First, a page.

Saturday, December 31, 2005


Why Enterprise Architects should pay attention to Identity Management

Was busy googling today in hopes of figuring out how to close out many of the thoughts I have had in 2005 regarding identity management when I ran across an interesting report from Gartner entitled: Should You Leverage Your Existing MOM Infrastructure for Identity Management? written by Roberta J. Witty but sadly didn't get the opportunity to actually read it. The main problem is that every single analyst firm that covers the identity management space doesn't practice what they recommend to clients. Hopefully one of their New Years resolutions will be to solve for the obvious in your face rants that folks like me have...

Every single analyst firm is in the content management business yet no one has been able to answer any of my inquiries in any depth surrounding strategies of integrating federated identity into content management systems. Pretty much every analyst firm makes us dumb customers remember yet another ID and password. How come analysts can simply allow content to be accessed by not handing me an ID but allowing me to trade SAML assertions or exposing a service interface via SPML?

Dan Blum at the Burton Group has been busy researching all of my other questions so he has an excuse but not so sure about other firms I interact with on a daily basis. Maybe before Burton Group's CEO Jamie Lewis creates another blog entry on federated identity, he will not only make his firm eat his own dogfood but also create a first-person case study on it that will be highly credible.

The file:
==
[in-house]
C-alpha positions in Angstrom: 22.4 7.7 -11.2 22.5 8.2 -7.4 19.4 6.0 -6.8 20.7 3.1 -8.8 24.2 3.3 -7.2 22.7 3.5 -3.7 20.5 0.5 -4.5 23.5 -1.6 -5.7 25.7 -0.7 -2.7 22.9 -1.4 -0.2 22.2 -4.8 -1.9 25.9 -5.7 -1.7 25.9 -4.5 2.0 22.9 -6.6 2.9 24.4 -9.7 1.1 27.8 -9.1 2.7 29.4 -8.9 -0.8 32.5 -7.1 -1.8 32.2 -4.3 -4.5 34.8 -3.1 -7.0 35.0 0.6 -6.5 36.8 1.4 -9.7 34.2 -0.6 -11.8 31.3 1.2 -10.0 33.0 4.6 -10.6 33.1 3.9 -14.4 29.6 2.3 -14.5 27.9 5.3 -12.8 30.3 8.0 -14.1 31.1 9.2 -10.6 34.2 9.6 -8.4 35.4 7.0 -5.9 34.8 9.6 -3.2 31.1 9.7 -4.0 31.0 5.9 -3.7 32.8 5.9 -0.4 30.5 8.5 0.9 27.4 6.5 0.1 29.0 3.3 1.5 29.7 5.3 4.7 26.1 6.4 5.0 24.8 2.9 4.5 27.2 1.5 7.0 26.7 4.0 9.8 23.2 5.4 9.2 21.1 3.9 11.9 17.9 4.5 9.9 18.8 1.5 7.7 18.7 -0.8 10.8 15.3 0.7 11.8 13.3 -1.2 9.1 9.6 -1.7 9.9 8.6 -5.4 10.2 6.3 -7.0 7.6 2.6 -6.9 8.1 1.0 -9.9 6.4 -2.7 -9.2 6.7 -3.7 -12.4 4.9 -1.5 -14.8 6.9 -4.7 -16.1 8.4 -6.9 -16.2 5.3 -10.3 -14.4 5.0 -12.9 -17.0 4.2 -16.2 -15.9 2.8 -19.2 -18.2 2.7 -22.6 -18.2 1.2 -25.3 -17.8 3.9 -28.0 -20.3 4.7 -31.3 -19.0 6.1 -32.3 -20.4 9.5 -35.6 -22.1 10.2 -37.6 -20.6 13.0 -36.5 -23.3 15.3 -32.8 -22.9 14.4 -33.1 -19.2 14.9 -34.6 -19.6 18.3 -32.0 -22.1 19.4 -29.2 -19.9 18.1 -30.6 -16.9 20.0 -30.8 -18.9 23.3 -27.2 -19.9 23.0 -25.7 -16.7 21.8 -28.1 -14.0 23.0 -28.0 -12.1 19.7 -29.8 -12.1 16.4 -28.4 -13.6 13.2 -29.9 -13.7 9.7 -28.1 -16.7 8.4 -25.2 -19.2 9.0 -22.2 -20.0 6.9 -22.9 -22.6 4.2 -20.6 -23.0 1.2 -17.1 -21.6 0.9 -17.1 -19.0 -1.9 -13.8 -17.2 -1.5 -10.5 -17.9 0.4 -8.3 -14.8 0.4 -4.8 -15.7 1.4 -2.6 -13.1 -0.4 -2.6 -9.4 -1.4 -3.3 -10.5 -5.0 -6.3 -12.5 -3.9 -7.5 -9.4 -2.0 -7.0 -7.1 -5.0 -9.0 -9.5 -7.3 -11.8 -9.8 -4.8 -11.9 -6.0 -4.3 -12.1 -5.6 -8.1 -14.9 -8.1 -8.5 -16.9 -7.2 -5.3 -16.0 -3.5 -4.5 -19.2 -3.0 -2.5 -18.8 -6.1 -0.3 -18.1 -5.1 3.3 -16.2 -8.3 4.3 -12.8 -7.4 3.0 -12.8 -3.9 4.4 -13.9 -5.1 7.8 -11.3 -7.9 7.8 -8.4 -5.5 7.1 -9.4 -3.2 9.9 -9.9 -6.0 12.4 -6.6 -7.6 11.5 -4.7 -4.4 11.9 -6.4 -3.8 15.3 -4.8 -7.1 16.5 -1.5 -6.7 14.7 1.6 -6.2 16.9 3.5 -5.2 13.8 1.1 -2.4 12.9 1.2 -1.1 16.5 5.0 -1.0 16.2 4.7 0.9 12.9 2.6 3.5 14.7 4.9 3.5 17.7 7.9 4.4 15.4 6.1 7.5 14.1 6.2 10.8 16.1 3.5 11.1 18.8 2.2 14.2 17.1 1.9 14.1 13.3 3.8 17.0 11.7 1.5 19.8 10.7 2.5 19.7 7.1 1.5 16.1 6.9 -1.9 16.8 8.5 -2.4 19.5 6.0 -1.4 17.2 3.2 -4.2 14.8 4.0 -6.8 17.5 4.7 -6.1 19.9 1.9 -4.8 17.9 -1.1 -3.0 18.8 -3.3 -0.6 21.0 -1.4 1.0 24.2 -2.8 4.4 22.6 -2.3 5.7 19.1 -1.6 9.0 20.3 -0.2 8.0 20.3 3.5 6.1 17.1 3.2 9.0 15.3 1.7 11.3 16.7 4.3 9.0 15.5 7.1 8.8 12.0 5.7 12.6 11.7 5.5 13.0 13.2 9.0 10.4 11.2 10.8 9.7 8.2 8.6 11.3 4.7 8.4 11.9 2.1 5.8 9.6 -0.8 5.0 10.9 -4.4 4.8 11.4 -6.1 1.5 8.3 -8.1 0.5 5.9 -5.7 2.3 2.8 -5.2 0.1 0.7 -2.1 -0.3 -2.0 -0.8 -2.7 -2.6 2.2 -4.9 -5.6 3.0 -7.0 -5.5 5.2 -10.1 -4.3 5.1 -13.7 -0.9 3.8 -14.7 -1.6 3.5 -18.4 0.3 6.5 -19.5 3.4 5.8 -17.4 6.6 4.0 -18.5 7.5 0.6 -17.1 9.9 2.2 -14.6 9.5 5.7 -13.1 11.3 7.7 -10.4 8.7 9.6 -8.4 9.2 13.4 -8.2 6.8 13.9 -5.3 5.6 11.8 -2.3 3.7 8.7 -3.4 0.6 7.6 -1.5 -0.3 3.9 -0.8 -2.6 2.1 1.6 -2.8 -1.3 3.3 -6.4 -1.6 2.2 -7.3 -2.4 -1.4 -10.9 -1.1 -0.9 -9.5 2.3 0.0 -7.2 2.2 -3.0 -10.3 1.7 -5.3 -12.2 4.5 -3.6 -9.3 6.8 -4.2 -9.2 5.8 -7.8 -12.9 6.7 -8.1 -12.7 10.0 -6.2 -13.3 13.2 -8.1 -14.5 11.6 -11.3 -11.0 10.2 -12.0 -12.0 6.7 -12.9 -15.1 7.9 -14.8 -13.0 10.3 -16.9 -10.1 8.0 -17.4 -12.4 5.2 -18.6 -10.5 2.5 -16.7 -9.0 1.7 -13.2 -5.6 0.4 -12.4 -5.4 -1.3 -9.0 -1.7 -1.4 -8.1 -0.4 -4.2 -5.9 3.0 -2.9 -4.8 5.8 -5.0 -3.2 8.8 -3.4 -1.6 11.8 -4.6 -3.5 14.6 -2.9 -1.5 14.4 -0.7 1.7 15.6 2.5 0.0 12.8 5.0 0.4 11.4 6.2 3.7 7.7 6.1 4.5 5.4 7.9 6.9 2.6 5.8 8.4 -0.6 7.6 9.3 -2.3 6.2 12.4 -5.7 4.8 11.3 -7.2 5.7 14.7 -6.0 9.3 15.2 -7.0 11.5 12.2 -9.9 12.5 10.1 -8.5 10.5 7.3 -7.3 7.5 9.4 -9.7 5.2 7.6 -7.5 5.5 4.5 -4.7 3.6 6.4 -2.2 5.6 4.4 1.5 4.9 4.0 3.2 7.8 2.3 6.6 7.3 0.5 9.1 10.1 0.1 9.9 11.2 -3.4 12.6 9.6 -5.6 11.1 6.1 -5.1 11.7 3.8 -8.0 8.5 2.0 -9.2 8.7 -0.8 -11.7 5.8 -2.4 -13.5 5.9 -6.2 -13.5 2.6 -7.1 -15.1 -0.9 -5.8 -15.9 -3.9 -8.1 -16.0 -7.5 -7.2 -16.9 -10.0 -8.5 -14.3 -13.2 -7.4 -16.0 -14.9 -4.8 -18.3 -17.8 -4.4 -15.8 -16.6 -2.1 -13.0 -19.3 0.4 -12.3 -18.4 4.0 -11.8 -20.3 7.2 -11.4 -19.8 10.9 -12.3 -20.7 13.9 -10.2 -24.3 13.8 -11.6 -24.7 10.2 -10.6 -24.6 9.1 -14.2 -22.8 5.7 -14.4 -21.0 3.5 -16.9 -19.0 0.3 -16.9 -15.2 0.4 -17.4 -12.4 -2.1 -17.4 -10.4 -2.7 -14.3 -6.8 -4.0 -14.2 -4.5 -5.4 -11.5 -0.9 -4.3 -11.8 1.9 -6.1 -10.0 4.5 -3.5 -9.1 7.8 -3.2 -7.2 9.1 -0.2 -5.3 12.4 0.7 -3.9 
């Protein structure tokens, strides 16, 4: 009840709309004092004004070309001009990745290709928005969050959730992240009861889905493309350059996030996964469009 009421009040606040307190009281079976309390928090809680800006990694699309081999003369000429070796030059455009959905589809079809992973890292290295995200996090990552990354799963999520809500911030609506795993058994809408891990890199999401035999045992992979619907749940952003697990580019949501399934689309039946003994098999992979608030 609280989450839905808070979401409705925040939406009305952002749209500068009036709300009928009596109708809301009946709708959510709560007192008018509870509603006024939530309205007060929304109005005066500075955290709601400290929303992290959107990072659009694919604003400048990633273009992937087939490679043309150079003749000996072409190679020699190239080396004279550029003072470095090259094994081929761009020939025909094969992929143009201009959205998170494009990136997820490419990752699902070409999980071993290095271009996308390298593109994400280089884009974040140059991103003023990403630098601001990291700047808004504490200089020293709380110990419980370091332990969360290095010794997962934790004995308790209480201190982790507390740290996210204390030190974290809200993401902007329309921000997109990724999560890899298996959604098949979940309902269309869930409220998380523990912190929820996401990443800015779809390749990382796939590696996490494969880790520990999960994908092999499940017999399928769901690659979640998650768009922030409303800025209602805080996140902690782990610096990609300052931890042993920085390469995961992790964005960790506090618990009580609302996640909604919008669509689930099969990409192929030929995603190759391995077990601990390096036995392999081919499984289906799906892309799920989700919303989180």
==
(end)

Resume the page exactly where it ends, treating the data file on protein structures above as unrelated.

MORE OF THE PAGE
Anyway, let me get back to the Gartner document. She essentially gives away the story ending in the summary and states: Considerable domain-specific knowledge goes into designing an identity management system that makes the "whole" worth a lot more than the "sum of the parts." Buy your identity management product rather than build it yourself.

Not sure that I necessarily agree with this hypothesis in all situations but figured there is merit in me posting my opinion as well as ask questions of others. Let's start listing them out. The question on Message-Oriented Middleware is good but avoided one thing that is rarely discussed in terms of identity and that is workflow. Pretty much every Fortune 1000 enterprise already has some form of workflow engine in their shop which is a major component to identity management on the provisioning side. Why would an enterprise want to bring in yet another workflow engine that is relabeled in another context?